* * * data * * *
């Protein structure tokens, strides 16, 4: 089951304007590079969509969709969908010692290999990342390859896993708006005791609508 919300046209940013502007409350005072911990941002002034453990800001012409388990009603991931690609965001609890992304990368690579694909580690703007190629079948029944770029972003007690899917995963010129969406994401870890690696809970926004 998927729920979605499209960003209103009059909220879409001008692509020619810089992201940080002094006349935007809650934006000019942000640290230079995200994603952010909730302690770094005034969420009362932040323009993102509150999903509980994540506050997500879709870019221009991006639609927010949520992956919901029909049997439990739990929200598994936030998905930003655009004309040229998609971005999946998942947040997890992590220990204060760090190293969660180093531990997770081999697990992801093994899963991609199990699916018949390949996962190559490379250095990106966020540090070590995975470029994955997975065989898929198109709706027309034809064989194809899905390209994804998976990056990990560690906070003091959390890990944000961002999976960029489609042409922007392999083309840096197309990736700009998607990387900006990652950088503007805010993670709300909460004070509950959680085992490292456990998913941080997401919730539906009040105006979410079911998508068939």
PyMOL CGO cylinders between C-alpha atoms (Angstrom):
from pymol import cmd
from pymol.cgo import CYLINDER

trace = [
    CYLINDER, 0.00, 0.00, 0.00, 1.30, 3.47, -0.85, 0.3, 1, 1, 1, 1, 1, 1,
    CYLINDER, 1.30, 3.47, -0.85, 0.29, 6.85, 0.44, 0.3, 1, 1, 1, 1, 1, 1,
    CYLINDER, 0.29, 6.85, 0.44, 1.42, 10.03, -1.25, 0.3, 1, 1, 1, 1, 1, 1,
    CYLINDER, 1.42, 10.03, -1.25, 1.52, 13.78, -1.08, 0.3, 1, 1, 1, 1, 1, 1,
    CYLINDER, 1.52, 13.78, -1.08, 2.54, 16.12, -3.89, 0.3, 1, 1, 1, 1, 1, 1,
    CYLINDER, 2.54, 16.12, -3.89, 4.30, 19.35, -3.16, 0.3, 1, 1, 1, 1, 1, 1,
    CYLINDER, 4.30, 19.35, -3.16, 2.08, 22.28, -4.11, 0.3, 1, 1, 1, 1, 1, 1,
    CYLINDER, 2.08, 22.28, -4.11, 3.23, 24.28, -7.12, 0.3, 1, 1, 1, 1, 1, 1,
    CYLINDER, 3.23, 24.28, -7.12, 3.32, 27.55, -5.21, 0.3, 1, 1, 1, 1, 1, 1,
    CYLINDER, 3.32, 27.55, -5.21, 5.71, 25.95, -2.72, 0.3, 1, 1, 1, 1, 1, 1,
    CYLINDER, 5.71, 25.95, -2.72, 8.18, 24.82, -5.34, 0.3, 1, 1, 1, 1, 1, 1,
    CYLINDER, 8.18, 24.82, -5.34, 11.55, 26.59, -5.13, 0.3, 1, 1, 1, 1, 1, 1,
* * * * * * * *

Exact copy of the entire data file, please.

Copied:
């Protein structure tokens, strides 16, 4: 089951304007590079969509969709969908010692290999990342390859896993708006005791609508 919300046209940013502007409350005072911990941002002034453990800001012409388990009603991931690609965001609890992304990368690579694909580690703007190629079948029944770029972003007690899917995963010129969406994401870890690696809970926004 998927729920979605499209960003209103009059909220879409001008692509020619810089992201940080002094006349935007809650934006000019942000640290230079995200994603952010909730302690770094005034969420009362932040323009993102509150999903509980994540506050997500879709870019221009991006639609927010949520992956919901029909049997439990739990929200598994936030998905930003655009004309040229998609971005999946998942947040997890992590220990204060760090190293969660180093531990997770081999697990992801093994899963991609199990699916018949390949996962190559490379250095990106966020540090070590995975470029994955997975065989898929198109709706027309034809064989194809899905390209994804998976990056990990560690906070003091959390890990944000961002999976960029489609042409922007392999083309840096197309990736700009998607990387900006990652950088503007805010993670709300909460004070509950959680085992490292456990998913941080997401919730539906009040105006979410079911998508068939």
PyMOL CGO cylinders between C-alpha atoms (Angstrom):
from pymol import cmd
from pymol.cgo import CYLINDER

trace = [
    CYLINDER, 0.00, 0.00, 0.00, 1.30, 3.47, -0.85, 0.3, 1, 1, 1, 1, 1, 1,
    CYLINDER, 1.30, 3.47, -0.85, 0.29, 6.85, 0.44, 0.3, 1, 1, 1, 1, 1, 1,
    CYLINDER, 0.29, 6.85, 0.44, 1.42, 10.03, -1.25, 0.3, 1, 1, 1, 1, 1, 1,
    CYLINDER, 1.42, 10.03, -1.25, 1.52, 13.78, -1.08, 0.3, 1, 1, 1, 1, 1, 1,
    CYLINDER, 1.52, 13.78, -1.08, 2.54, 16.12, -3.89, 0.3, 1, 1, 1, 1, 1, 1,
    CYLINDER, 2.54, 16.12, -3.89, 4.30, 19.35, -3.16, 0.3, 1, 1, 1, 1, 1, 1,
    CYLINDER, 4.30, 19.35, -3.16, 2.08, 22.28, -4.11, 0.3, 1, 1, 1, 1, 1, 1,
    CYLINDER, 2.08, 22.28, -4.11, 3.23, 24.28, -7.12, 0.3, 1, 1, 1, 1, 1, 1,
    CYLINDER, 3.23, 24.28, -7.12, 3.32, 27.55, -5.21, 0.3, 1, 1, 1, 1, 1, 1,
    CYLINDER, 3.32, 27.55, -5.21, 5.71, 25.95, -2.72, 0.3, 1, 1, 1, 1, 1, 1,
    CYLINDER, 5.71, 25.95, -2.72, 8.18, 24.82, -5.34, 0.3, 1, 1, 1, 1, 1, 1,
    CYLINDER, 8.18, 24.82, -5.34, 11.55, 26.59, -5.13, 0.3, 1, 1, 1, 1, 1, 1,